In the preferred embodiment of the present invention, the first and second tiers 26, 30 each include six (6) first size cavities 38, seven (7) second size cavities 40, and six (6) third size cavities 42 formed therein. The first, second and third size cavities 38, 40, 42 are not randomly distributed within respective ones of the first and second tiers 26, 30, but rather are arranged in three (3) separate rows therewithin. More particularly, the first and second tiers 26, 30 are each provided with a row of the first size cavities 38 which is disposed closest to the front edge thereof, and a row of the third size cavities 42 which is disposed closest to the back edge thereof. Disposed between the rows of first and third size cavities 38, 42 within each tier 26, 30 is a row of the second size cavities 40. As best seen in FIG. 2, the second size cavities 40 of each intermediate row thereof are not centrally positioned between respective pairs of the first and third size cavities 38, 42, but rather are laterally off-set relative thereto. Such off-set allows an extra second size cavity 40 to be included in each row thereof. Those of ordinary skill in the art will recognize that the tray 10 may be formed to include greater or fewer members of each of the different size cavities 36, 38, 40 in any one of a wide variety of different orientations within the first and second tiers 26, 30.

As best seen in FIG. 1, the third, lower tier 28 of the frame 14 does not include any syringe-receiving cavities 36 formed therewithin. Rather, formed within the generally planar top surface defined by the third tier 28 is a rectangularly configured, recessed well 88. The well 88 is adapted to accommodate articles which may be independently placed upon and removed from the third tier 28.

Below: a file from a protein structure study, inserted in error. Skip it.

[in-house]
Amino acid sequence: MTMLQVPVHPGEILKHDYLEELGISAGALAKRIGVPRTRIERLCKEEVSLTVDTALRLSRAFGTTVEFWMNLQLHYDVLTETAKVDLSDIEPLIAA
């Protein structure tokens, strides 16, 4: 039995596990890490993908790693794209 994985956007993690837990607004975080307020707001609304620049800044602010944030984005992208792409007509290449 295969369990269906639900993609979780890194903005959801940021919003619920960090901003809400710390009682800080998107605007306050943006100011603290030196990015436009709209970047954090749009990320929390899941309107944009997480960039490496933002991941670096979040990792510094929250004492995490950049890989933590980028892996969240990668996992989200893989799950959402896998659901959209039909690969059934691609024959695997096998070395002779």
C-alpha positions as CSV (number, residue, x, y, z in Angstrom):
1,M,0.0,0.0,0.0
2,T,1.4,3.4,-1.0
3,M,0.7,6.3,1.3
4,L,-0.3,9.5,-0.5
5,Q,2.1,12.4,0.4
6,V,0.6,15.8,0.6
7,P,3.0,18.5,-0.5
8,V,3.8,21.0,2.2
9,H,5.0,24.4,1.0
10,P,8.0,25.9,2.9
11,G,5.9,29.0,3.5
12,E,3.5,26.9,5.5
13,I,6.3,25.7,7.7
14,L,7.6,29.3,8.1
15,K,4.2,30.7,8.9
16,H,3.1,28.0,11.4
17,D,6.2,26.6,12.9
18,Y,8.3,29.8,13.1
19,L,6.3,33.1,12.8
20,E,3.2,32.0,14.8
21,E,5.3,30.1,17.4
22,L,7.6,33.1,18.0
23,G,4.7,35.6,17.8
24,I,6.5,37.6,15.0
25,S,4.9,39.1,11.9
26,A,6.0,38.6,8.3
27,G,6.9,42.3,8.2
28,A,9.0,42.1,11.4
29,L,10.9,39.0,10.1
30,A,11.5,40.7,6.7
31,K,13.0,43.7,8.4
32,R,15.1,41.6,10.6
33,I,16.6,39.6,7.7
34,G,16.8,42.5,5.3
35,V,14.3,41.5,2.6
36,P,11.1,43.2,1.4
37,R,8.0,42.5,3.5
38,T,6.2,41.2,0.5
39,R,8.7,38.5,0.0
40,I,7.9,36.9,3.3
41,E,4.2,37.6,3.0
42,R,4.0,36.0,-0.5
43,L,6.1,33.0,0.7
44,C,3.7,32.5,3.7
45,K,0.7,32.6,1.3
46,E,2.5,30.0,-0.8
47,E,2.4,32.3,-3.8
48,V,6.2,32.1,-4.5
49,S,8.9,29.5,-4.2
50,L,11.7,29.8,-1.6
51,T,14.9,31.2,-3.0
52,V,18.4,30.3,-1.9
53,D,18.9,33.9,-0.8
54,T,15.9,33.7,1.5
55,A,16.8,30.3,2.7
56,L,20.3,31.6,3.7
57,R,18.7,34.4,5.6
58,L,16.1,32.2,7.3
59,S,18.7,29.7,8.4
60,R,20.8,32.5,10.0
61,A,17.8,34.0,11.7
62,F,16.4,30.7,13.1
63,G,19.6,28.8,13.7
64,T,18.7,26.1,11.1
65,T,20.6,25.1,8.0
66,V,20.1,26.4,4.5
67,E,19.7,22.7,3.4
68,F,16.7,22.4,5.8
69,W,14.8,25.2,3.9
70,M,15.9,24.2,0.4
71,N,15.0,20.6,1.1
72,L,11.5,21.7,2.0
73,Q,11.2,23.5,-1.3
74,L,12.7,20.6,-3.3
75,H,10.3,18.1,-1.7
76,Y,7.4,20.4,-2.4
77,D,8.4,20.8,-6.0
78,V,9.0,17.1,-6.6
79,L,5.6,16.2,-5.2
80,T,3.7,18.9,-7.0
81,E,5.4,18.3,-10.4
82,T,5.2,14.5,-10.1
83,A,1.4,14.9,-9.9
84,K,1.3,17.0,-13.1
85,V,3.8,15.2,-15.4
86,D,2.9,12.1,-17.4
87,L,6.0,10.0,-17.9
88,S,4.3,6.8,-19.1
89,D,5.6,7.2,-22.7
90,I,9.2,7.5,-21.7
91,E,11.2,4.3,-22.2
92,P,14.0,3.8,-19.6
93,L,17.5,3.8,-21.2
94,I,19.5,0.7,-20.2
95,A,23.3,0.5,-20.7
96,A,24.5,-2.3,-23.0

Referring now to FIG. 5, the tray 10 of the present invention may further comprise a sterility cover 90 which is selectively extensible over and attachable to the frame 14 for covering the syringes 12 held within the syringe-receiving cavities 36. Additionally, the tray 10 may comprise a drip tray 92 which is selectively positionable beneath the frame 14 for containing fluids which drip from the syringes 12 held within the syringe-receiving cavities 36.

Additional modifications and improvements of the present invention may also be apparent to those of ordinary skill in the art. Thus, the particular combination of parts described and illustrated herein is intended to represent only one embodiment of the present invention, and is not intended to serve as limitations as alternative devices within the spirit and scope of the invention.

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Classifications
U.S. Classification211/60.1, 206/366, 211/74
International ClassificationA61M5/32, A61M5/00
Cooperative ClassificationA61M5/008, A61M5/3213
European ClassificationA61M5/00S, A61M5/32C2B
Legal Events
DateCodeEventDescription
May 7, 2002REMIMaintenance fee reminder mailed
Oct 21, 2002LAPSLapse for failure to pay maintenance fees
Dec 17, 2002FPExpired due to failure to pay maintenance fee
Effective date: 20021020